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Rasheeda Bhagat | Updated on May 16, 2013

LF17_GUPTA2   -  The HIndu

And What Remains in the End: The Memoirs of an Unrepentent Civil Servant Publisher: Rupa Price: Rs 350

Some books leave you with a deep sense of sadness — even while they make you chuckle, marvel at the beauty or tenderness of a thought or human emotion, sit up and take note of a piece of poetic prose, rich imagery or a full-bodied character.

Robin Gupta’s And What Remains in the End – The Journey of an Unrepentent Civil Servant (Rupa) does all this. At one level it is the memoirs of an IAS officer with 36 years in India’s civil service. Like all good memoirs, the book leaves you with full-dimensional character, painted in deft strokes and vibrant colours, with shades of grey as well.

But Gupta’s book is more than the ruminations of a bureaucrat in a service that has been, during Independent India’s 66 years, woefully entangled in the mire of greed, arrogance, depravity, petty politics, power play and worse. In scintillating prose, the author gives us rich images of the nooks and corners of India — Delhi, West Bengal (Gupta’s home cadre), Haryana, Madhya Pradesh and Punjab — where he served as an IAS officer.

In this honest account, the corruption, sycophancy and chicanery, on which the bulk of our babu-dom thrives, comes through. Gupta, a 1974 batch officer, is different from the bulk of his colleagues, perhaps because of his pedigree, upbringing and values. The narrative is strung together with his myriad postings. As he refuses to kowtow to higher powers and passes orders on merit, does not entertain “requests” from his political bosses, and shows flashes of arrogance and highhandedness, sometimes in an inebriated state — if there was ever a child of Bacchus, it was him! — he faces a plethora of transfers. And like others before him, has to cool his heels in insignificant postings.

Travelling with him, we get a ringside view of how the hallowed IAS functions. Meet the Chief Secretary of West Bengal on whom the young probationer calls after some months in his posting. “The head of the executive wore an inscrutable mask; he was unaware of my appointment or where I was posted, much less of what I had been doing. He made routine enquiries, displayed neither warmth nor interest. His indifference was alarming.”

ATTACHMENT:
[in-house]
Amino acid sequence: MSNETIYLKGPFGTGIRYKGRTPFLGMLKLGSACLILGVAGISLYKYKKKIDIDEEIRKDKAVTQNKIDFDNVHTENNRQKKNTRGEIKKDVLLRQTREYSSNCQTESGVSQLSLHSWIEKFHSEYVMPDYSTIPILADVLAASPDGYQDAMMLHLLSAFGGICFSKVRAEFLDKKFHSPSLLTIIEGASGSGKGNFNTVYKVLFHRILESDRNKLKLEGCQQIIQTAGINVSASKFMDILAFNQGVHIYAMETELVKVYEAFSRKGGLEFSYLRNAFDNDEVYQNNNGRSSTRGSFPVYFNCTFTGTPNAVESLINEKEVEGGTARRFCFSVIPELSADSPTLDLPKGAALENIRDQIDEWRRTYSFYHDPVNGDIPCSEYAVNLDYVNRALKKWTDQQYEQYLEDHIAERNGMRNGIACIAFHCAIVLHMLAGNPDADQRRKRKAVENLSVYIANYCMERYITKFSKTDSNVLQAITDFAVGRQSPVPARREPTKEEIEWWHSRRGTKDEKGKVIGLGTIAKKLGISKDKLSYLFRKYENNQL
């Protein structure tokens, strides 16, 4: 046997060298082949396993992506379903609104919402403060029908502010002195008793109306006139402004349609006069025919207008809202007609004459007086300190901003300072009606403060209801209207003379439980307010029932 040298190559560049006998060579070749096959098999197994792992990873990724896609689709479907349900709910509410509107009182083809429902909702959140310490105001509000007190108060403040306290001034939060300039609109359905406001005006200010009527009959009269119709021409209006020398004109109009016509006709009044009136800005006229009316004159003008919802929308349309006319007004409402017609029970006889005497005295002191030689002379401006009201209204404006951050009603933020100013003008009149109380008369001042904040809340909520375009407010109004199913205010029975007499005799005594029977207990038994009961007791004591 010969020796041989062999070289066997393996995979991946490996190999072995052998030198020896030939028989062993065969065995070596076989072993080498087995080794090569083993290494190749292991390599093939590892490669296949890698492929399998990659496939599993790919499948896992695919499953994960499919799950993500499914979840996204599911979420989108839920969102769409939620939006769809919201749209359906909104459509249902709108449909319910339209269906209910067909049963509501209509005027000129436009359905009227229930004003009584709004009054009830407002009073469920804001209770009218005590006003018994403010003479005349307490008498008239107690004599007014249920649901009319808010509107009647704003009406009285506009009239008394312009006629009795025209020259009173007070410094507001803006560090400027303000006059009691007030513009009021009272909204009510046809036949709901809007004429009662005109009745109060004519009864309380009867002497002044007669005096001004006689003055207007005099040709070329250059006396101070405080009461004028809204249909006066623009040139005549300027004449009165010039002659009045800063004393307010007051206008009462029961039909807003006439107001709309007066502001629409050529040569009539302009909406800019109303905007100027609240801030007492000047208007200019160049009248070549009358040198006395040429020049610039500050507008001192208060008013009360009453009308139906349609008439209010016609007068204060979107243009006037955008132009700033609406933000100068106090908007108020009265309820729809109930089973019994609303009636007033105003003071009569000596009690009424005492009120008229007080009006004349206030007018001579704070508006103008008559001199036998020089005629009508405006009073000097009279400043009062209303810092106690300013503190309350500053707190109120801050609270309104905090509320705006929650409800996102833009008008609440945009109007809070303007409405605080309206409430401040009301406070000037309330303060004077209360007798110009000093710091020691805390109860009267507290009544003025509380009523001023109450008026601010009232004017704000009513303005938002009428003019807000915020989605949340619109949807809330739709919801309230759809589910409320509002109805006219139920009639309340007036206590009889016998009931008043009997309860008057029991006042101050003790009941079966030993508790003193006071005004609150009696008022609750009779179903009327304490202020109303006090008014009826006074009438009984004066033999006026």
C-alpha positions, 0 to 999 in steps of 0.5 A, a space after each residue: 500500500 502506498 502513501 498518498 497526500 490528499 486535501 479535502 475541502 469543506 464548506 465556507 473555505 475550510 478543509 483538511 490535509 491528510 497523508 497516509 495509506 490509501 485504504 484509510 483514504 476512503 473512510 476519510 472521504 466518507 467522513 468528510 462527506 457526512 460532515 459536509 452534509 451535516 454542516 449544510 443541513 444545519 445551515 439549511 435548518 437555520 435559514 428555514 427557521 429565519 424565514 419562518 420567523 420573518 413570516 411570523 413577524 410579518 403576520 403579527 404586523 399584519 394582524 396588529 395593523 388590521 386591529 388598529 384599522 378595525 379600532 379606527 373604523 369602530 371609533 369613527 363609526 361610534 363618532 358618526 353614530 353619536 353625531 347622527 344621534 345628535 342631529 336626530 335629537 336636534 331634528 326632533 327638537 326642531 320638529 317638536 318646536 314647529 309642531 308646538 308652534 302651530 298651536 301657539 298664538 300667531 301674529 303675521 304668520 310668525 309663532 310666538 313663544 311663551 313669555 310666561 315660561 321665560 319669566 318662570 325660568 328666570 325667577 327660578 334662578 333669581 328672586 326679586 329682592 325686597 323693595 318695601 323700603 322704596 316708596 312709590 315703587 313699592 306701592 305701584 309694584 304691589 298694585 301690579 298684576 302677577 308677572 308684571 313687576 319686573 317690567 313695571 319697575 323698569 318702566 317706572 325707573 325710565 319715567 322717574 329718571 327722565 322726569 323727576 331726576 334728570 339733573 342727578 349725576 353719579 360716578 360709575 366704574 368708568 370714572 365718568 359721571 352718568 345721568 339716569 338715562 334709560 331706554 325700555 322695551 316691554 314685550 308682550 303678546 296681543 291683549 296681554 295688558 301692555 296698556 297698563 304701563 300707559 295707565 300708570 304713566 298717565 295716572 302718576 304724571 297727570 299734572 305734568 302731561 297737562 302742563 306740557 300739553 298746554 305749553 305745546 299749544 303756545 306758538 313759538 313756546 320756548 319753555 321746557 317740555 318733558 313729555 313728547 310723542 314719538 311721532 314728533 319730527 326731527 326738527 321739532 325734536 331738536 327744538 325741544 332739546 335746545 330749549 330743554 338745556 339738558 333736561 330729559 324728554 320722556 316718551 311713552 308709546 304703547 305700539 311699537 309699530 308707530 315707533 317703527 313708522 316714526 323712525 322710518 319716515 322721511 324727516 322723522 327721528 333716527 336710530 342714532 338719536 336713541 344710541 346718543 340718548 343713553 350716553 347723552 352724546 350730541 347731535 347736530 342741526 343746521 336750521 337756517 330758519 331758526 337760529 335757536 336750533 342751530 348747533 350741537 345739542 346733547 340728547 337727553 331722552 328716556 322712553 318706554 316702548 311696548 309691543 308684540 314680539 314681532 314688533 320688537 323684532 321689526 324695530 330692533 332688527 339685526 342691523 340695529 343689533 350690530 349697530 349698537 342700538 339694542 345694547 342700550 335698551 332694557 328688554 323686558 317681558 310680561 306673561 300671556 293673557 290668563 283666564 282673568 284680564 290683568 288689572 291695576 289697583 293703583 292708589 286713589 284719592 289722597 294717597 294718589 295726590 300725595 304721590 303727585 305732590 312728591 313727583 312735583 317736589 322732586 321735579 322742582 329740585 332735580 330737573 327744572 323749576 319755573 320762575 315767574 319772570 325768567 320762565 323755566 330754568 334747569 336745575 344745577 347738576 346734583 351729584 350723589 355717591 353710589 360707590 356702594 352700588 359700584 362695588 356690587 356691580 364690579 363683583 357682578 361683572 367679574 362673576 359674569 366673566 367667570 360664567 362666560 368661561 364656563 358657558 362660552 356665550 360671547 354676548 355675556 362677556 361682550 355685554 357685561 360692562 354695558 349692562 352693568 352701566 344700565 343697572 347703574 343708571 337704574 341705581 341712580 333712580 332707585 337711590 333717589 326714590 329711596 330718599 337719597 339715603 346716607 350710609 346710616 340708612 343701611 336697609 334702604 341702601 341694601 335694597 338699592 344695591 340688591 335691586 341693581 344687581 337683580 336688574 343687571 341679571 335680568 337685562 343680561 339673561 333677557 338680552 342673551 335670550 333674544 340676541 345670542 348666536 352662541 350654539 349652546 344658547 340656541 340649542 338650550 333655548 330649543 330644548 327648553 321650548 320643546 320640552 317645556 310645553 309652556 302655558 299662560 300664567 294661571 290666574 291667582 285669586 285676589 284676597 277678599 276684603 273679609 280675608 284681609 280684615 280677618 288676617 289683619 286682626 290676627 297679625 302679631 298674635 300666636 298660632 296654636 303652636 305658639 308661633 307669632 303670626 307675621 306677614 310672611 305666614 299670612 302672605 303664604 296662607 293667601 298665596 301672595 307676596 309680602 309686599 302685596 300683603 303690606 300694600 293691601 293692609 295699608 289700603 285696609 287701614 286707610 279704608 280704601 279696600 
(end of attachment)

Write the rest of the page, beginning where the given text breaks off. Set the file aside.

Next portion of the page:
In his first posting, when he places a lady officer under suspension for not coming to office for weeks, she appears in a bright-bordered sari, her perfumed hair coiled above her head. “Asked to explain she gave me a coquettish look and blithely replied. ‘I will appear before your honour after office and reveal all.’”

Gupta’s book is a delight for its skilfully crafted small portraits. A circuit judge in West Bengal “who would cook fish curry on a stove placed firmly in the centre of a study table, unmindful of time or schedule.” A chief secretary who was known for his poetic temperament, wayward moods, erratic reactions and repetitive statements, with a penchant for “freshly recruited lady stenographers”. Mr Sen, a district magistrate who gave him this gyan at the beginning of his career: “Go into the field and fall in love with the impoverishment of the countryside, Mr Gupta. This alone is the rationale for the administrative service.” And the barber who told him never to trust police intelligence reports without verification — a piece of advice he never forgot. But in the wily world of the IAS, brilliant, honest and hardworking officers are not allowed to make changes at the grassroots with greed and corruption ensuring their frequent transfers.

The greatest merit of Gupta’s memoirs, apart from the racy style, and sensitive and poignant manner in which he relates the story, is his basic honesty and humour. There isn’t any visible attempt to dress up anything. The pages are dotted with Gupta’s drunken interludes and orgies, including his socking a policeman and breaking his teeth, when a group of them demanded a bribe as he was driving under the influence of alcohol. They refuse to believe he was an IAS officer as he lived in his family house in a posh area in Delhi.